Seeds of the soybean 11S globulin mutant were grown in pots and developing cotyledons were harvested for the preparation of total RNA according to Shirzadegan et al. (1991). The A1bB2 cDNA was amplified using the RNA LA PCR Kit (AMV) v.1.1 (Takara Bio). Initially, A1bB2 mRNA in total RNAs was reverse-transcribed by the primer 5′-CGC GGATCC GGTACC CTGCAG GTCGAC TTTTTTTTTTTTTTTTT-3′ that was composed of the region complementary to poly(A) and four restriction-enzyme sites (indicated in italics). PCR was performed for one cycle of 315 K for 20 min, 372 K for 5 min, 343 K for 15 min and 278 K for 5 min. The product was then used for PCR amplification of the cDNA using the primer 5′-TTCAGTTTCAGAGAGCAGCCACAGCAAAACGAGTCGCAGATCCAACG-3′ corresponding to the N-terminal sequence of A1bB2 and 5′-CGCGGATCCGGTACCCTGCAGGTCGACTTTTTTTTTTTTTTTTT-3′. The reaction was performed using LA Taq DNA polymerase (Takara Bio) with 28 cycles of 367 K for 30 s, 333 K for 30 s and 345 K for 7 min. The amplified fragment with the expected size was blunted, phosphorylated and treated with BamHI. The resultant fragment was then ligated with pET21d (Novagen) that had previously been treated with NcoI and blunted before treatment with BamHI and dephosphorylation. The resulting plasmid was then transformed into DH5α. Insertion of the cDNA into the vector and the sequence of A1bB2 were confirmed by DNA sequence analysis using an ABI PRISM 3100 DNA analyzer (Applied Biosystems).
The glycinins were eluted from the gel-filtration column in two major peaks at 139.1 and 156.2 min (Fig. 1a). SDS–PAGE analysis (Fig. 1b) showed there were two different glycinin subunits. The major protein from the largest peak at 139.1 min was likely to be A5A4B3 (61.2 kDa) since it contained one basic and two acidic chains. The major protein in the second peak at 156.2 min was either A5A4B3 without the A5 acidic chain or was a different subunit of soybean glycinin composed of only one acidic and one basic chain. For confirmation, the corresponding band of the fractions indicated by X and Y in Fig. 1(b) was subjected to N-terminal amino-acid sequence analysis. It was found that the major protein eluted in the peak at 139.1 min was A5A4B3 glycinin corresponding to A5 (10.6 kDa), A4 (30.1 kDa) and B3 (20.7 kDa) and the major protein from the second peak at 156.2 min was A1bB2 corresponding to A1b (32.1 kDa) and B2 (20.5 kDa). For further confirmation, the mRNA and cDNA of the A1bB2 from the soybean cultivar were sequenced. The results showed an identical sequence to our previous A1bB2 gene (Prak et al., 2005). It was similar to GMGY3 in GenBank except that base A at position 460 from the initiation codon of GMGY3 was replaced by C, but there was no change in the amino-acid sequence.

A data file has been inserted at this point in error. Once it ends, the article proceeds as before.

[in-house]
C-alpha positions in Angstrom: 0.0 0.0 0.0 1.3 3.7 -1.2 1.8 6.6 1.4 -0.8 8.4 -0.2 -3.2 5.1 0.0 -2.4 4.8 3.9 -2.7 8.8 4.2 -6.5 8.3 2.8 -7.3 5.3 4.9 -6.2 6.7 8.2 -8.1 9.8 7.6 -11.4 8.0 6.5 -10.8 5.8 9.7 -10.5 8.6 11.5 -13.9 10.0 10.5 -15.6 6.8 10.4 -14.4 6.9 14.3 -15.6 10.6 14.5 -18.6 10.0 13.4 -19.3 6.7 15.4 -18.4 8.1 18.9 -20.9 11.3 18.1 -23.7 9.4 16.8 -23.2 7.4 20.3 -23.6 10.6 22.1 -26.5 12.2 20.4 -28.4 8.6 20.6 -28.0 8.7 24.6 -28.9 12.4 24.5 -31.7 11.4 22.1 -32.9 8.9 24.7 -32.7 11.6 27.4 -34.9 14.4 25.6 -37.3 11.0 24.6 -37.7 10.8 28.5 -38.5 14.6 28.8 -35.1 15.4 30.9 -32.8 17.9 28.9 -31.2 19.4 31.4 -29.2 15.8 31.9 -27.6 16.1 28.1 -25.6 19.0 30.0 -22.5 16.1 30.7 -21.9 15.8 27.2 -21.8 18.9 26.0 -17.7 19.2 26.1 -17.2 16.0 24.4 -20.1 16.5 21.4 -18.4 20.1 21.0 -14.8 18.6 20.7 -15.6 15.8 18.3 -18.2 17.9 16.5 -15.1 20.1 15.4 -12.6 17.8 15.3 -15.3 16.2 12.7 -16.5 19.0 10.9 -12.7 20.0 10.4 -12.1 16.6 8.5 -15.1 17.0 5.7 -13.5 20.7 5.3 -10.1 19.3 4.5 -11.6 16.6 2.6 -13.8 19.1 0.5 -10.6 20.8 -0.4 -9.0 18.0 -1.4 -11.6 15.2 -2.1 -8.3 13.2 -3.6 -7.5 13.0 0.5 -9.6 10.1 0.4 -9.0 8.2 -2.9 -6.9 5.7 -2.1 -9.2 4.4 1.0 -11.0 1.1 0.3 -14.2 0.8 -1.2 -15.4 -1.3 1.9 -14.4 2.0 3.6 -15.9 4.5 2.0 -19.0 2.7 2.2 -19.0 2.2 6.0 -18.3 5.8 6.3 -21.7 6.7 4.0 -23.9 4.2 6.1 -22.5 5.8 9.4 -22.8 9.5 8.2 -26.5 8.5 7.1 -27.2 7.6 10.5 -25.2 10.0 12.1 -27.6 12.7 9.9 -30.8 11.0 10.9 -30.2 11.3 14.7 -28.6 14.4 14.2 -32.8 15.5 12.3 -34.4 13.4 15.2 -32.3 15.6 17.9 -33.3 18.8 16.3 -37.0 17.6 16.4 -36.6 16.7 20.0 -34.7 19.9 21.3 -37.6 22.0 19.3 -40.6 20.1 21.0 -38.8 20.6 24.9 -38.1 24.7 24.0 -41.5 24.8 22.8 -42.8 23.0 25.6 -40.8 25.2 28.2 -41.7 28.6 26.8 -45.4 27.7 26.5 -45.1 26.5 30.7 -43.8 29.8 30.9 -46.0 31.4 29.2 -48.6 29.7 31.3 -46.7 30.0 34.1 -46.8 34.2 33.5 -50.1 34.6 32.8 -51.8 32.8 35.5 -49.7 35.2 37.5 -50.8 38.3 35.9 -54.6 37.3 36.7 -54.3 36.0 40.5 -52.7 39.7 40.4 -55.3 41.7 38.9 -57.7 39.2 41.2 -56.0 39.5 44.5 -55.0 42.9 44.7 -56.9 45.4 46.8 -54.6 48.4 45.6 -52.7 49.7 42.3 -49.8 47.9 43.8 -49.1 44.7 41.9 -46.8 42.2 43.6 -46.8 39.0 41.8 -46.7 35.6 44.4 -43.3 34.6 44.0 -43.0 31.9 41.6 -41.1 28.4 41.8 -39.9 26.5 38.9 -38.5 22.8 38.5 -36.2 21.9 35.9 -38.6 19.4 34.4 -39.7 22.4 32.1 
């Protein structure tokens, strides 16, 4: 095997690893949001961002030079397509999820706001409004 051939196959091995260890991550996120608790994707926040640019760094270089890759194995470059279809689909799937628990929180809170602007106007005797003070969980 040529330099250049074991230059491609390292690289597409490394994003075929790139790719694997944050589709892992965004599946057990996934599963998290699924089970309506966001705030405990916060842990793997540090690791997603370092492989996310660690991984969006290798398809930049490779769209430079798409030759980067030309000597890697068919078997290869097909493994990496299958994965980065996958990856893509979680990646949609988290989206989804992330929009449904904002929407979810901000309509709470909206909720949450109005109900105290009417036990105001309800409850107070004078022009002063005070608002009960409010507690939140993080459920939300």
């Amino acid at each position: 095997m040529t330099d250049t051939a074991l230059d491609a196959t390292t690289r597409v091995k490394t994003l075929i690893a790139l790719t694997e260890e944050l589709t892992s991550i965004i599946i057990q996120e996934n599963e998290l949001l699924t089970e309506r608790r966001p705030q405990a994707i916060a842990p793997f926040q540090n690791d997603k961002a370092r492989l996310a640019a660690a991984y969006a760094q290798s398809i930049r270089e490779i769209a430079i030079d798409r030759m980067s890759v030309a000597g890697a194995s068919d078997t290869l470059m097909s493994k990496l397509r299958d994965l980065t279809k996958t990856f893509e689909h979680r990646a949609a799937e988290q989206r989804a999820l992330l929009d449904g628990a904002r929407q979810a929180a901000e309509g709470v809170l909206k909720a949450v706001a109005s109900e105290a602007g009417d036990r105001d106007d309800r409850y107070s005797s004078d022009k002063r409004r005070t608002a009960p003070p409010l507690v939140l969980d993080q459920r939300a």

A few weeks after crystallization setup at 281 K, crystals appeared. Hexagonal crystals appeared in the first crystallization condition consisting of 0.1 M imidazole pH 8.0, 0.2 M MgCl2, 35%(v/v) MPD (Fig. 2a). A few rectangular crystals appeared in the second crystallization condition consisting of 0.1 M sodium citrate pH 5.6, 0.2 M ammonium acetate, 30%(v/v) MPD (Fig. 2b) and one long rod-shaped crystal appeared in the third crystallization condition consisting of 0.1 M phosphate–citrate pH 4.2, 2.0 M ammonium sulfate (Fig. 2c). A hexagonal crystal (crystal type 1) of dimensions of about 0.2 × 0. 15 × 0.05 mm, a rectangular crystal (crystal type 2) of dimensions of about 0.2 × 0.1 × 0.1 mm and a rod-shaped crystal (crystal type 3) of dimensions of about 0.5 × 0.05 × 0.05 mm were used for X-ray diffraction and data collection. Crystal types 1 and 2 diffracted to 1.85 Å resolution at SPring-8 (Figs. 3a and 3b). Crystal type 3 diffracted to 2.5 Å resolution on in-house X-ray analysis (Fig. 3c). Data-collection and processing statistics are shown in Table 1. The crystals belonged to space groups P6322, P21 and P1, with unit-cell parameters a = b = 143.60, c = 84.54 Å, a = 114.54, b = 105.82, c = 116.67 Å, β = 94.99° and a = 94.45, b = 94.96, c = 100.66 Å, α = 107.02, β = 108.44, γ = 110.71°, respectively. The calculated Matthews coefficients (VM) were 2.41, 2.25 and 2.28 Å3 Da−1, with corresponding solvent contents of 0.49, 0.45 and 0.48, assuming the presence of one, six and six subunits in the asymmetric units, respectively (Matthews, 1968). In 129, 250 and 1392 frames, totals of 599 739, 1 443 947 and 125 424 reflections corresponding to 43 968, 235 443 and 87 040 unique reflections were collected with 99.4, 99.9 and 84.6% completeness and Rmerge or Rsym values of 0.062, 0.059 and 0.083 to 1.85, 1.85 and 2.50 Å resolution for crystal types 1, 2 and 3, respectively. Research is in progress to determine the three-dimensional structure of A1bB2.
‡Rsym = .
‡Deceased on 1 December 2008.
This work was supported in part by a grant from the National Project on Protein Structural and Functional Analyses from the Ministry of Education, Culture, Sport, Science and Technology of Japan. Diffraction data for crystals 1 and 2 were collected at the BL41XU and BL38B1 stations of SPring-8 (Hyogo, Japan) with the approval of JASRI (proposal Nos. 2007A1489, 2007B1490, 2008A1263 and 2008B1574). We would like to thank Dr Jamie Freeman (LMCB, Medical Research Council, UCL) for his critical reading of this manuscript.